• We encourage you to talk to your high school counselor(s) about scholarships and ask them to inform you about upcoming opportunities. Scholarship providers often send information to high school counselors so use them as a resource. Many high schools post scholarship opportunities/deadlines on a bulletin board or on their website on a regular basis. If your high school doesn't do that, it could be a useful suggestion to offer.
  • Don't wait until you're accepted, but talk to the college or university admission professionals and/or financial aid administrators at the schools in which you are interested in as soon as possible. Find out what type of scholarships and financial aid they can offer and how to go about applying for these funds. If you know what your academic major might be, talk to that particular department as well. Individual departments often offer their own scholarships that are not necessarily awarded through the college's financial aid office.
  • If you've received your financial aid package (when or after you've been accepted), including any private scholarships you've been awarded, and the amount you still owe is more than your family can realistically afford, ask the college you hope to attend about options to appeal. Most colleges have an appeal process which might lead to a few more dollars towards your college expenses. This is no guarantee, and we don't recommend taking advantage of this process if you don't actually need additional monies, but it never hurts to ask. Also, don't be afraid to take a work study or other part-time job to contribute to your education and living expenses. Many students work part-time and there are studies showing that students who work on average no more than 12 hours each week do better in school because they learn better time management skills and are investing in their own education.
  • Be sure that you fill out the Free Application for Federal Student Aid (FAFSA) when it becomes available on or after October 1st each year. Studies have shown that students who apply for financial aid during the first three months of the FAFSA submission period (beginning October1) tend to receive twice as much grant (free) money on average as students who apply later in the financial aid application process. Many colleges have priority deadlines for filing the FAFSA, so be sure you meet those dates to receive the most funding possible. Apply early to be sure to get first in line for funding opportunities from the school and the state. The FAFSA is what colleges, the government, and some scholarship providers use to determine your estimated family contribution (EFC) and demonstrated financial need which, in turn, determines which grants, loans, and scholarships you might be eligible to receive. If you don't complete and submit the FAFSA by each school’s priority deadline date, you may not be eligible for any aid from the federal government given through your college. Many scholarship providers ask for your FAFSA information as well. If you have questions about this, contact your high school counselor(s) or the financial aid office at the college you are considering attending.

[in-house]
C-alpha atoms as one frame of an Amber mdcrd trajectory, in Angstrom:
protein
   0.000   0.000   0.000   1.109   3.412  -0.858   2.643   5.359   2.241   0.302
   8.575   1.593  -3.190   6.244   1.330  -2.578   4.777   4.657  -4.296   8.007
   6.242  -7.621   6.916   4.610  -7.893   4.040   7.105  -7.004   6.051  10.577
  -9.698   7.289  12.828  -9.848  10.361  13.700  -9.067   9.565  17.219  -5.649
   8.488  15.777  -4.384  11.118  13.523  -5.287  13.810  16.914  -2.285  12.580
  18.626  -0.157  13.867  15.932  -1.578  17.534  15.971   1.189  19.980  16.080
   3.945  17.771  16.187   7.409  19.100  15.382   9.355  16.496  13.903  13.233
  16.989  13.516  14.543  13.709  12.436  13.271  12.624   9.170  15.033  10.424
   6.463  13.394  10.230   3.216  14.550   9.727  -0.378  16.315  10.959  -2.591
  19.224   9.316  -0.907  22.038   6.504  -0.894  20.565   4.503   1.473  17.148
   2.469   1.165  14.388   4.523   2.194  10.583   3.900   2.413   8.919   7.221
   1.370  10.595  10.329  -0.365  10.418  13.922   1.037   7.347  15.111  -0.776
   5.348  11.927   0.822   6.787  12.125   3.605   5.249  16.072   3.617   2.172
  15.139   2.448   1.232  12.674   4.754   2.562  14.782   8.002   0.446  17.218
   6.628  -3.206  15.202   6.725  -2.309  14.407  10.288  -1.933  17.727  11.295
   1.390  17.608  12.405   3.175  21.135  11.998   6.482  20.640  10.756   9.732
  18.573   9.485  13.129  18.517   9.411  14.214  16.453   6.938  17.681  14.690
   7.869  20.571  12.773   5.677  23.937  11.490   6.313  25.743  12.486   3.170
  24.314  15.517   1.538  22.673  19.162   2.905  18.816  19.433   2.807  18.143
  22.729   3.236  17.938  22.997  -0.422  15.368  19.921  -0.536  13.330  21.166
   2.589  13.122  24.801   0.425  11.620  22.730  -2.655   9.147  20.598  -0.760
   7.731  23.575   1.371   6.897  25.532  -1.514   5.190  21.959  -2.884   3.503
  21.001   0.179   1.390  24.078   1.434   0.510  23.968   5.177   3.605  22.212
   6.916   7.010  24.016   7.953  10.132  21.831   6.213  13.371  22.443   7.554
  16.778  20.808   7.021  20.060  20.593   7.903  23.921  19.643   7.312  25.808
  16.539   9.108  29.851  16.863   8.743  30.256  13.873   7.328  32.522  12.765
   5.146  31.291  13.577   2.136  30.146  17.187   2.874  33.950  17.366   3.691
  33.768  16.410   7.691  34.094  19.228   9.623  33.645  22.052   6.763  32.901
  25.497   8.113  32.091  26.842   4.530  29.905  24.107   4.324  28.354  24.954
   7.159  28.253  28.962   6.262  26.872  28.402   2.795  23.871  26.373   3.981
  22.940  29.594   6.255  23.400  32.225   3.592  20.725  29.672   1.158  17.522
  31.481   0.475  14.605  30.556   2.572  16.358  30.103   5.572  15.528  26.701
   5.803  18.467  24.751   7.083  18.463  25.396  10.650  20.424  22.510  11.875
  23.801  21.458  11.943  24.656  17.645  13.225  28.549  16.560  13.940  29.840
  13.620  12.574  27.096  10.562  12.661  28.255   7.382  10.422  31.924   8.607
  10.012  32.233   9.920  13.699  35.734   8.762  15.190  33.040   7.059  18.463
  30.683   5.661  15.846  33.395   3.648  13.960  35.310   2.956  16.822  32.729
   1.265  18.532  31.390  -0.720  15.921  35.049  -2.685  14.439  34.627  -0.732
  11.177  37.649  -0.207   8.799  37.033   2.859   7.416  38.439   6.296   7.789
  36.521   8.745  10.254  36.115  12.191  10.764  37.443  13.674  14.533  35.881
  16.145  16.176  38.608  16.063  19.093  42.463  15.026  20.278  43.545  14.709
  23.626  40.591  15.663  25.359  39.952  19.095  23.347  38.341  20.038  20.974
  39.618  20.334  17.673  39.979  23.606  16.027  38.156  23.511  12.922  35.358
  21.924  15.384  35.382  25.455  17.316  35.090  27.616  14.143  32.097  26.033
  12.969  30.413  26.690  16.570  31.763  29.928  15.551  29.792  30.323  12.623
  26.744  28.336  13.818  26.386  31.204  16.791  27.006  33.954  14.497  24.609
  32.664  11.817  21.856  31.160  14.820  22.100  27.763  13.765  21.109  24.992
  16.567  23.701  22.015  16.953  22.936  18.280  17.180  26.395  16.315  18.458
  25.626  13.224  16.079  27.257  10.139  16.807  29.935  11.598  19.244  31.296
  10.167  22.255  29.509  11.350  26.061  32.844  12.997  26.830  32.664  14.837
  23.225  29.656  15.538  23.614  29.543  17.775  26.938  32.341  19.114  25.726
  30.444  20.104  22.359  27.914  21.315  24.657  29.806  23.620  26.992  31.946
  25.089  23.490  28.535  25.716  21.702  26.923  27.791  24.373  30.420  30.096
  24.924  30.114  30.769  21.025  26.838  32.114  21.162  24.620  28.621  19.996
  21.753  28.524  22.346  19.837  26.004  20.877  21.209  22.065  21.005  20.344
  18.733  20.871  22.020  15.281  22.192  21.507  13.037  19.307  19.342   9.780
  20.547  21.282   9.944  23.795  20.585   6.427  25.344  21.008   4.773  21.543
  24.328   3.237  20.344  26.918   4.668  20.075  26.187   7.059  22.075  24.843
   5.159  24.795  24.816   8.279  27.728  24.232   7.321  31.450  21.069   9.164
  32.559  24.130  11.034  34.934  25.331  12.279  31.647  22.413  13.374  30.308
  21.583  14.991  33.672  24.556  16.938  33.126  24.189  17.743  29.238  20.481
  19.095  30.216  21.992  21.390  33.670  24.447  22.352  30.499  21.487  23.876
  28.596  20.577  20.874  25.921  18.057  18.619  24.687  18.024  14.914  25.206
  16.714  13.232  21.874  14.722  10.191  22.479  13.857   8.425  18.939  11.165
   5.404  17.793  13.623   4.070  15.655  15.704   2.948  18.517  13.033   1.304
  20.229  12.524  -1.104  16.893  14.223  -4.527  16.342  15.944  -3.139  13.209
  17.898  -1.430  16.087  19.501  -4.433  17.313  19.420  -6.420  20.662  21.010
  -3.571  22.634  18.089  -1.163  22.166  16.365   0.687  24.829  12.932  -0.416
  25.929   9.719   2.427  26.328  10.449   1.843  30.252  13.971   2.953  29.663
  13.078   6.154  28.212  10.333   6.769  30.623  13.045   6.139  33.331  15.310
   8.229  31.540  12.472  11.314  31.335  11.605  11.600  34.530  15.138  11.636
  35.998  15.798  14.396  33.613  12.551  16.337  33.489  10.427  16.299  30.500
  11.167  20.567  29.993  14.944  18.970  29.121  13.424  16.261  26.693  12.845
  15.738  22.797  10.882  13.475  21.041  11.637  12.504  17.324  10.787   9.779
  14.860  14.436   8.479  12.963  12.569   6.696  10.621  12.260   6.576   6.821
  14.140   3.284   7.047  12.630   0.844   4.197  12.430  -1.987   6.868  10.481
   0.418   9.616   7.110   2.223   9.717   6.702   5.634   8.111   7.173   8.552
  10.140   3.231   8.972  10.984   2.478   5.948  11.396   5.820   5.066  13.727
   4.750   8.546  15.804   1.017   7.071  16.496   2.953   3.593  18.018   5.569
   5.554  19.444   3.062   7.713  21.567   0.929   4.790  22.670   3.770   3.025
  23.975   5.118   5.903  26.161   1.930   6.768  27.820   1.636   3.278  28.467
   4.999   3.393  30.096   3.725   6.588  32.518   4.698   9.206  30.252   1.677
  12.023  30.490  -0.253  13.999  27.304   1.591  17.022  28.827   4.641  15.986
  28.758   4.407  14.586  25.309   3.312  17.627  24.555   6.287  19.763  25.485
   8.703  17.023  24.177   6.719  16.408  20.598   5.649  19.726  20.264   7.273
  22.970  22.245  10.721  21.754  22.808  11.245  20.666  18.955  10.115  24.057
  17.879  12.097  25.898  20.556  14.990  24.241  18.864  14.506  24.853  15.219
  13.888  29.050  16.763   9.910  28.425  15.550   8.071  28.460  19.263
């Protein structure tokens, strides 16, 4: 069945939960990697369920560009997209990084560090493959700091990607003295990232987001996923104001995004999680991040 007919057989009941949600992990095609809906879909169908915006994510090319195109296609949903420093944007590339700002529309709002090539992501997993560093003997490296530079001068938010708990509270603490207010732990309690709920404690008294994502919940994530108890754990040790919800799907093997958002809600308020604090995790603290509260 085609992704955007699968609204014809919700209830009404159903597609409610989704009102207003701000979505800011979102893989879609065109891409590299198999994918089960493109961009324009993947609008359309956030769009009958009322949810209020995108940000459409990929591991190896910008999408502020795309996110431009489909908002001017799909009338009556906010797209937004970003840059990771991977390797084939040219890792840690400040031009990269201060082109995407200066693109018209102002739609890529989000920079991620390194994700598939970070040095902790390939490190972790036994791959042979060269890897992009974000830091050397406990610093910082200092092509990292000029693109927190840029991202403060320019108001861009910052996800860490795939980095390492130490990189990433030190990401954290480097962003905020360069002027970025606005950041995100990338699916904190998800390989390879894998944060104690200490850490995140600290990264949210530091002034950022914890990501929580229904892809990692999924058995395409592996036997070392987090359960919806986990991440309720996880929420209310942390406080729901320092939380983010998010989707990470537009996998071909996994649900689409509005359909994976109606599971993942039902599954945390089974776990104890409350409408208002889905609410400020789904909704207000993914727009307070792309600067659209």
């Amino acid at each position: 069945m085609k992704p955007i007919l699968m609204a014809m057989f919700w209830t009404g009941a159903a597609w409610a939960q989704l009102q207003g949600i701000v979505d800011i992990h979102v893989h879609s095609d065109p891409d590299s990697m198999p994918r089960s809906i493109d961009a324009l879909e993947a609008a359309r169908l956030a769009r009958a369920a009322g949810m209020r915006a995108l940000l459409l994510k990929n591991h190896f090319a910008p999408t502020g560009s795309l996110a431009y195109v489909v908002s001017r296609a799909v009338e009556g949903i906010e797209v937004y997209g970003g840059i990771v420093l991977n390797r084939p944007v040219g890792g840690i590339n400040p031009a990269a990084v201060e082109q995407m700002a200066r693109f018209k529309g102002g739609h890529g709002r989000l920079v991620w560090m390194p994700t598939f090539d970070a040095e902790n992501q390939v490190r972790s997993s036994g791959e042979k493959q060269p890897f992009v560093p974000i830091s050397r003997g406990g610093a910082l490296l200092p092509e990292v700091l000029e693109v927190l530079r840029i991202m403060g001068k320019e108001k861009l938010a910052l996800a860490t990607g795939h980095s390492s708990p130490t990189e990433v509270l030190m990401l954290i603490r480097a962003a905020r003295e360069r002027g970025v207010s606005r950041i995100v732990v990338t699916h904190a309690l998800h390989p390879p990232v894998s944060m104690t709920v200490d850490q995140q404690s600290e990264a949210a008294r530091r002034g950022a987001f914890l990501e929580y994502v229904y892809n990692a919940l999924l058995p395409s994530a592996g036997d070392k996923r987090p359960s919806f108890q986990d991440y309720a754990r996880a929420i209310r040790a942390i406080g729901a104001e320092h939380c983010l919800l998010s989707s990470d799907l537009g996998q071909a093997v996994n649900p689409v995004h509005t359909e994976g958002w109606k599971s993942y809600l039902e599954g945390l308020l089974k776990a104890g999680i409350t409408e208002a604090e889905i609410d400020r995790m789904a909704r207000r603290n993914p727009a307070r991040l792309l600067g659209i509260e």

• While nation-wide scholarships often award large scholarships, local scholarships tend to have better odds for "winning" since you're often competing against fewer students. Apply for as many scholarships as you can (even $500 and $1,000 awards can add up), but use good time and resource management skills to prioritize how much time you should spend on each application and divide your time and effort accordingly. For example, if a local foundation is awarding ten $1,000 scholarships and a big corporation is awarding one $10,000 scholarship, apply for both, but put more effort into the application for the local scholarship. Even though it's just $1,000, your chances of being selected are probably greater.
  • We advise students to never pay for scholarship or financial aid information. Services that ask for payment are often scams, and even if they are not, there are many free resources available.
  • For great resources for all things dealing with student financial aid including scholarship resources, visit sites such as www.finaid.org, www.collegeboard.com and www.edvisors.com.​

We wish you the best of luck in securing a scholarship and in your future educational endeavors. YOU can do this!

Information about Federal Financial Aid Resources
Do not assume that you will not qualify for federal financial aid (the Pell Grant or Work Study). See these links and complete your FAFSA Form!

7 Things You Need Before You Fill Out the 2018–19 FAFSA® Form

https://blog.ed.gov/2017/09/7-things-need-fill-2018-19-fafsa-form/